Material Substitution: Lessons from the Tin-Using Industry

Tilton JE (1983). Material Substitution: Lessons from the Tin-Using Industry. IIASA Research Report (Reprint). IIASA, Laxenburg, Austria: RR-84-009. Reprinted from Material Substitution: Lessons from Tin-Usng Industries, John E. Tilton (ed.), Resources for the Future, Washington, DC, USA, pp. 1-11 [1983]

[img]
Preview
Text
RR-84-09.pdf - Published Version
Available under License Creative Commons Attribution.

Download (5MB) | Preview

Abstract

The substitution of relatively abundant and cheap raw materials for scarce and expensive resources has since the Industrial Revolution helped the world satisfy its voracious appetite for material inputs and cope with the problem of resource deletion. Despite its importance, however, there is still much we need to learn about the substitution process. To what extent, for example, is substitution intertwined with technological change? How important are material prices in simulating substitution? How quickly can substitution normally take place? How does it affect our ability to forecast mineral consumption; to apply conventional economic principles in analyzing mineral markets; to constrain monopoly or oligopoly power in these markets; to alleviate mineral shortages?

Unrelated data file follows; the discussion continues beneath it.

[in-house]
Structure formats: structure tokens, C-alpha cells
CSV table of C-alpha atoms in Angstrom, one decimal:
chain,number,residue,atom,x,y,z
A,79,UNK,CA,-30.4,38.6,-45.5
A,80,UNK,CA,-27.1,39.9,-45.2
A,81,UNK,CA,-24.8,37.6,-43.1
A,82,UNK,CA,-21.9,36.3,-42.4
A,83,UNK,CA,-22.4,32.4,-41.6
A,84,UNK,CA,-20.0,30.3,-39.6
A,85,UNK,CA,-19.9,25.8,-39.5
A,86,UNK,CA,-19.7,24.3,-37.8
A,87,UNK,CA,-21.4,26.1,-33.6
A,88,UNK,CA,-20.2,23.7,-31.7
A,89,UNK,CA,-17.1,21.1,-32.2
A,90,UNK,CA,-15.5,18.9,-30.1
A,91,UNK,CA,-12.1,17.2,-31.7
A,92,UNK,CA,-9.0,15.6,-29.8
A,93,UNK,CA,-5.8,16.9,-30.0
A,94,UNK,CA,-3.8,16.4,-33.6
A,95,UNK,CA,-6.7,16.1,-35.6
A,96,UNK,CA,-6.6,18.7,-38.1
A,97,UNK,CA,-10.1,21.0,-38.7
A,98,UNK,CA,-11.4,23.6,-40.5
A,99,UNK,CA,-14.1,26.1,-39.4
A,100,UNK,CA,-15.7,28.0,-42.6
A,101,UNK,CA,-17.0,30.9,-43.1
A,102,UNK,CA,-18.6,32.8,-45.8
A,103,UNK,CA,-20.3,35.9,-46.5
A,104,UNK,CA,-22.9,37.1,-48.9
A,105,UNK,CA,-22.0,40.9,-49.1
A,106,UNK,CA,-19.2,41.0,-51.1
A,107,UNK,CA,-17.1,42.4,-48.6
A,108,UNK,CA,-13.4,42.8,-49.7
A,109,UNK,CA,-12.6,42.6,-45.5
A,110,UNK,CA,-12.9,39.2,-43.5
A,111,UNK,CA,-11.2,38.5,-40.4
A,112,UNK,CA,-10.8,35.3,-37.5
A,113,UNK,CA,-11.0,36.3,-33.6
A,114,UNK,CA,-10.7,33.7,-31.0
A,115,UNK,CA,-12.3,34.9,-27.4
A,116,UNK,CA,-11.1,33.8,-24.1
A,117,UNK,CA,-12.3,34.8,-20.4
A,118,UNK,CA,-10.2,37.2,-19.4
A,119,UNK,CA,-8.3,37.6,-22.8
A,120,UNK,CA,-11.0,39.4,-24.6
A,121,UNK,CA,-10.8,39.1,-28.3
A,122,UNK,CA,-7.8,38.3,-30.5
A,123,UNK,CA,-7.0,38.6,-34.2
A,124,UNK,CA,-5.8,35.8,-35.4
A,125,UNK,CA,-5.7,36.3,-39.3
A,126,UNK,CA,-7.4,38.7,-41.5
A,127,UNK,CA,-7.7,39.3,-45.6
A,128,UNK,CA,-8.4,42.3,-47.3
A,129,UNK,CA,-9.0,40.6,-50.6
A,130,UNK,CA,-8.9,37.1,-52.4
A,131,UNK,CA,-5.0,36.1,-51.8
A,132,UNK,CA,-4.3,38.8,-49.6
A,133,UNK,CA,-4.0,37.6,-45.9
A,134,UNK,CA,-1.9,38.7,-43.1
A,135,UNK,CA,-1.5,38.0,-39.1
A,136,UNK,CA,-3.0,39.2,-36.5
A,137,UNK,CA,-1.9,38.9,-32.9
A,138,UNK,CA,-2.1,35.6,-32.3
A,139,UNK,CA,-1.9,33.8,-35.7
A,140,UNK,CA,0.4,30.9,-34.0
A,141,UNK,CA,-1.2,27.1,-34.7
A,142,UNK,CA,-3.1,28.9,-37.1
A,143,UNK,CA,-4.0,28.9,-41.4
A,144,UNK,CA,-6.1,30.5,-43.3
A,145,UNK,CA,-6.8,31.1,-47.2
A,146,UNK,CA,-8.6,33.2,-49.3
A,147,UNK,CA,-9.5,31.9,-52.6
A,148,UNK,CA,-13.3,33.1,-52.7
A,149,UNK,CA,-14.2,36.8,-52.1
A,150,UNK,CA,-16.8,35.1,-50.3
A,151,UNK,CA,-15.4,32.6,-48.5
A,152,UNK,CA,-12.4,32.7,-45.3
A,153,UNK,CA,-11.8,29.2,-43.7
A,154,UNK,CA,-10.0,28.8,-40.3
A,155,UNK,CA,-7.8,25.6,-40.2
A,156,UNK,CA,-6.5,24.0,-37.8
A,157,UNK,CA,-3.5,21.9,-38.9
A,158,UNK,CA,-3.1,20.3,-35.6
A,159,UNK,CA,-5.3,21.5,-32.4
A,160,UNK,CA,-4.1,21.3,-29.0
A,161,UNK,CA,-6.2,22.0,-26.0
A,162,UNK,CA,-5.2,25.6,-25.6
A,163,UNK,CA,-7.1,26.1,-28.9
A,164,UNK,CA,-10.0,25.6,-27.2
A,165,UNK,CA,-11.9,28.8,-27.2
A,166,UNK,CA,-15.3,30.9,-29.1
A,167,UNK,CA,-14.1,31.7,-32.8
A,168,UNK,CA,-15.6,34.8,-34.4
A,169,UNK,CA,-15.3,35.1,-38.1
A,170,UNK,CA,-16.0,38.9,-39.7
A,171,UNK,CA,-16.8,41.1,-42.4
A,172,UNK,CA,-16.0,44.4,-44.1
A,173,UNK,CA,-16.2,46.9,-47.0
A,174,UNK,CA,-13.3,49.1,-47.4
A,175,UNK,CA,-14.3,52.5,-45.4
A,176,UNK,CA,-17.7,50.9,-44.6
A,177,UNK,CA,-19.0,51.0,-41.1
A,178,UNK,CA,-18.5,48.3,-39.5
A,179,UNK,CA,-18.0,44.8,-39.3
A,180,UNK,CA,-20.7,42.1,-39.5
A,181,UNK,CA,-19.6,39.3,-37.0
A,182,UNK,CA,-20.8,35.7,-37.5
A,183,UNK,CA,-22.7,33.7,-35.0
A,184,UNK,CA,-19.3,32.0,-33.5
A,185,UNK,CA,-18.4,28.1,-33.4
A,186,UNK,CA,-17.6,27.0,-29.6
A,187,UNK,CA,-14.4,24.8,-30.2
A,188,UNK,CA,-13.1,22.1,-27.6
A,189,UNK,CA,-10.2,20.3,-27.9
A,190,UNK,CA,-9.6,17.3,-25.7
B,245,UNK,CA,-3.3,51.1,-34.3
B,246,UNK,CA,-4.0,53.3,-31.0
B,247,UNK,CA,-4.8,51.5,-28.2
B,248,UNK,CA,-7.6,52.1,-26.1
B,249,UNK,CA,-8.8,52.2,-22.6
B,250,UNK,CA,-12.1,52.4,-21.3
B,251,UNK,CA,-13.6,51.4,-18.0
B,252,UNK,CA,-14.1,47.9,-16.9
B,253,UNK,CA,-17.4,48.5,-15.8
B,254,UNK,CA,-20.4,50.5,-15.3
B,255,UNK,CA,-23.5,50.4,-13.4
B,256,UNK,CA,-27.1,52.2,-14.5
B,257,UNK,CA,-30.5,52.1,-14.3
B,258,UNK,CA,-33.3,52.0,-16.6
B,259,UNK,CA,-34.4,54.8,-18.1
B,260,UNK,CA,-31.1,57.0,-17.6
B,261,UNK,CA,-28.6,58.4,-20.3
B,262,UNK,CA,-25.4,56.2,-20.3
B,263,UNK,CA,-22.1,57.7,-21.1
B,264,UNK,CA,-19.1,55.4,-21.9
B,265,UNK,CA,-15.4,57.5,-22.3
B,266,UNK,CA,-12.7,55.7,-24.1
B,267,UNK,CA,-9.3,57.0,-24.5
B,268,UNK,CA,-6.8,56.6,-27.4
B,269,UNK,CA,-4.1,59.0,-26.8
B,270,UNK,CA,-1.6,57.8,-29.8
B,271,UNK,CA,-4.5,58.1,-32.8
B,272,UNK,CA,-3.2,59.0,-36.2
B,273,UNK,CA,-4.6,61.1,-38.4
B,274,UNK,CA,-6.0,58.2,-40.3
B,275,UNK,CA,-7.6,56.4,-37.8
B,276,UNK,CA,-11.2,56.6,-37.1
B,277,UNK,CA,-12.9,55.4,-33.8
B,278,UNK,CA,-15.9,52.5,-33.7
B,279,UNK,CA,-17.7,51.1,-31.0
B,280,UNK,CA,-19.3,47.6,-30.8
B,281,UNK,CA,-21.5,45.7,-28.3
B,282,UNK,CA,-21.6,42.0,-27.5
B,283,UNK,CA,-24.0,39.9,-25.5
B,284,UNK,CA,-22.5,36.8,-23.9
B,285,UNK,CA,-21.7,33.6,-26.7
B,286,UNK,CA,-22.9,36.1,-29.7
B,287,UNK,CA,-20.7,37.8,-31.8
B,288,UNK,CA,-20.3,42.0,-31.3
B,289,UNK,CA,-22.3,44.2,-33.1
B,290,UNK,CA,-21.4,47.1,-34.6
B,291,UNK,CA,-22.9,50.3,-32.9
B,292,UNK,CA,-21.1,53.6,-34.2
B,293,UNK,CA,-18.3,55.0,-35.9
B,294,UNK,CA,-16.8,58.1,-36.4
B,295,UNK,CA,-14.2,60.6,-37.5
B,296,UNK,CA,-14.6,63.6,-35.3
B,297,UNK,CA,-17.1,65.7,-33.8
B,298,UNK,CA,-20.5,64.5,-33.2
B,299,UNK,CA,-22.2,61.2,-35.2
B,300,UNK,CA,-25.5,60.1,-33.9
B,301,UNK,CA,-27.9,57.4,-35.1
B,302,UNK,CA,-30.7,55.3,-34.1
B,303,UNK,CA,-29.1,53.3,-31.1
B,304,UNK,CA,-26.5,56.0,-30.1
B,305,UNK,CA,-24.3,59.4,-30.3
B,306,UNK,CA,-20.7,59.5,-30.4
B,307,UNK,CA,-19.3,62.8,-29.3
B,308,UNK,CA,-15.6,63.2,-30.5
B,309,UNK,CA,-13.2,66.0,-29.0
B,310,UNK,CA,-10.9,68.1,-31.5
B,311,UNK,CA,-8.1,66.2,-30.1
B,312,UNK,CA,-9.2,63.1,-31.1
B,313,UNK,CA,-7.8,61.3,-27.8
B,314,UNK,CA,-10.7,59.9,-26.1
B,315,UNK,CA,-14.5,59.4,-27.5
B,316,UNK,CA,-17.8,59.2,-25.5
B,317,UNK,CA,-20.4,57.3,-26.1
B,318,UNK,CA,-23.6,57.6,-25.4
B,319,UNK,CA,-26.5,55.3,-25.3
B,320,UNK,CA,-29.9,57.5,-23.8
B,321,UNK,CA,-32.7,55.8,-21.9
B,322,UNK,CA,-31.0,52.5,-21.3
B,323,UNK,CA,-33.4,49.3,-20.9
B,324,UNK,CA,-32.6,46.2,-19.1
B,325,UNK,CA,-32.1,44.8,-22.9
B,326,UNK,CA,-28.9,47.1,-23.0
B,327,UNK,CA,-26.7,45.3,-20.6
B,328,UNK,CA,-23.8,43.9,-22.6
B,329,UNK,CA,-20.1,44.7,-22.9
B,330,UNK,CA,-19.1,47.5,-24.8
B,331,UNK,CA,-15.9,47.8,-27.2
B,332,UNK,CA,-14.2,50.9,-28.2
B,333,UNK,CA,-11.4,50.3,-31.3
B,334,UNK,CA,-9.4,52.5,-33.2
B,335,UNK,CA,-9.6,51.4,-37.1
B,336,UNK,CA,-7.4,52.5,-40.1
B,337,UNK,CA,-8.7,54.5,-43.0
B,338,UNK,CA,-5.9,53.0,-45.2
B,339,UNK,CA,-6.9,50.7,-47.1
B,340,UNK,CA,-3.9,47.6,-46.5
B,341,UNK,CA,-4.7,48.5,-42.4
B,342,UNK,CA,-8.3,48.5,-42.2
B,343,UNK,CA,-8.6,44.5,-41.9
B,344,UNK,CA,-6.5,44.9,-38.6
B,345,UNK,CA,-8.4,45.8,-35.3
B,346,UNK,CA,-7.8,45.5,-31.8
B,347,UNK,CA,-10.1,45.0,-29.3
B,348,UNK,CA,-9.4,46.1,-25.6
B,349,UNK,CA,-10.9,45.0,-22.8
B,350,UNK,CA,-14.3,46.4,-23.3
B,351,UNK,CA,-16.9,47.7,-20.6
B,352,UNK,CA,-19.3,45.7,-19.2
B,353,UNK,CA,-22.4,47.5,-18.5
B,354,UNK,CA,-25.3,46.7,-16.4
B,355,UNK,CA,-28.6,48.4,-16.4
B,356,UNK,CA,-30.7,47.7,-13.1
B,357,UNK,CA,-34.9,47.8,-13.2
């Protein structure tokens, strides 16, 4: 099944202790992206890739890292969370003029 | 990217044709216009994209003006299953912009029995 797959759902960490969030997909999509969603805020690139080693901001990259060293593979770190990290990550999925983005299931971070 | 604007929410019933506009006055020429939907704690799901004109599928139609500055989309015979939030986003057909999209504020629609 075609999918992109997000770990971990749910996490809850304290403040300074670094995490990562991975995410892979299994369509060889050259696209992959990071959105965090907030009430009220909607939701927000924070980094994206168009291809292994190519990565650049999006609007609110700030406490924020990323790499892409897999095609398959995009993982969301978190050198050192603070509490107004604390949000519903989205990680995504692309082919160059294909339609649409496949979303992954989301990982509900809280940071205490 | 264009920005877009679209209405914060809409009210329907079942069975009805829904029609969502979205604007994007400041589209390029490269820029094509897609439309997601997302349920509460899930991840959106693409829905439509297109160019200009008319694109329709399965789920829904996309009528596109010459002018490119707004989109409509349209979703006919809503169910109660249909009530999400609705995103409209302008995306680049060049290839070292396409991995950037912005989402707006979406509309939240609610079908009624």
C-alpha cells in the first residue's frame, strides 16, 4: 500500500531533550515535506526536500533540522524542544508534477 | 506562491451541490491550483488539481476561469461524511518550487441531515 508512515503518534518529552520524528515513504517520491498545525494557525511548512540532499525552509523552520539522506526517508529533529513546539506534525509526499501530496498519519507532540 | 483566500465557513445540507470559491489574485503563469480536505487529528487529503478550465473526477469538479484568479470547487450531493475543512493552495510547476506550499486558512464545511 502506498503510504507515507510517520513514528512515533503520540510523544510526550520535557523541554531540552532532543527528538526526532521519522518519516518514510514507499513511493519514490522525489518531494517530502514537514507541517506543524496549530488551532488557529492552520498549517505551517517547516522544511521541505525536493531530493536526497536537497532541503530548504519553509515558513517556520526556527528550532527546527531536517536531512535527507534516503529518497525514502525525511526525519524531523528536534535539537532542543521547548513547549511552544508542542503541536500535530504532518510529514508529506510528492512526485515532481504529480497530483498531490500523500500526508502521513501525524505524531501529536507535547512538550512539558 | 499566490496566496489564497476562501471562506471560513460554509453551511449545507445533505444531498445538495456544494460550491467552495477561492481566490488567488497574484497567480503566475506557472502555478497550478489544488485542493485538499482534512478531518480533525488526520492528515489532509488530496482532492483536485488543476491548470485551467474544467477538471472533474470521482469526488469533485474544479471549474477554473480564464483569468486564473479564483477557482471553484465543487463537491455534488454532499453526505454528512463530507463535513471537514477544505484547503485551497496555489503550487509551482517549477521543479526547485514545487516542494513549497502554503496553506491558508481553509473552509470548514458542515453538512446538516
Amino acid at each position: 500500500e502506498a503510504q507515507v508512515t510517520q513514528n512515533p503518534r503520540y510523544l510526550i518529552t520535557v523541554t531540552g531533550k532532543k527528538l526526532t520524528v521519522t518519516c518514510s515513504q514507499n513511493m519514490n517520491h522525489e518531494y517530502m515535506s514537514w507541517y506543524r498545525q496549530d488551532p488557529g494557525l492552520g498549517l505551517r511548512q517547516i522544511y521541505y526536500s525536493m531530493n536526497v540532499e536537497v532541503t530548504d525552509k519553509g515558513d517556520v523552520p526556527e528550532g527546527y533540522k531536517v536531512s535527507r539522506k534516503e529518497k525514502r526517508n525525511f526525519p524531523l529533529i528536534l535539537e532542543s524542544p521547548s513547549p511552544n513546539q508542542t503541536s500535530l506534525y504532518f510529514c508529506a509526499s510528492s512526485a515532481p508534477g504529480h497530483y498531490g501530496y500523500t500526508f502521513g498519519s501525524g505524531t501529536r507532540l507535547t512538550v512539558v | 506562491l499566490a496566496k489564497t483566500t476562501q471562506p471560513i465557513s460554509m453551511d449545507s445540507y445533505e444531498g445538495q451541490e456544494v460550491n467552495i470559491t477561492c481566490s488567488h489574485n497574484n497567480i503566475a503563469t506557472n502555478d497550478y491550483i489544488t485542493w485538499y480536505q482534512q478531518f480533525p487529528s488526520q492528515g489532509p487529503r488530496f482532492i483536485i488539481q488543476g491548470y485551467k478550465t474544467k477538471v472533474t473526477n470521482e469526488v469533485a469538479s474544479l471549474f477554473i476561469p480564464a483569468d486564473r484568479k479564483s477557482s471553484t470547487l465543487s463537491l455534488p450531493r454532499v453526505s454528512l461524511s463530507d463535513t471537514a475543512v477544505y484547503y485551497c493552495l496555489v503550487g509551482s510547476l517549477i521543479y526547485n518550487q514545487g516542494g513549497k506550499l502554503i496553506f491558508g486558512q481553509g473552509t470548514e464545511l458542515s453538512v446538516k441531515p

This report is a reprint of the first part of a study undertaken in the hope of providing some insights into such questions. It provides an overview or summary.

Item Type: Monograph (IIASA Research Report (Reprint))
Research Programs: Mineral Trade and Markets (MIN)
Bibliographic Reference: Reprinted from Material Substitution: Lessons from Tin-Usng Industries; John E. Tilton (ed.), Resources for the Future, Washington, DC, USA, pp. 1-11 [1983]
Depositing User: IIASA Import
Date Deposited: 15 Jan 2016 01:52
Last Modified: 19 Jul 2016 07:18
URI: http://pure.iiasa.ac.at/2167

Actions (login required)

View Item View Item

International Institute for Applied Systems Analysis (IIASA)
Schlossplatz 1, A-2361 Laxenburg, Austria
Phone: (+43 2236) 807 0 Fax:(+43 2236) 71 313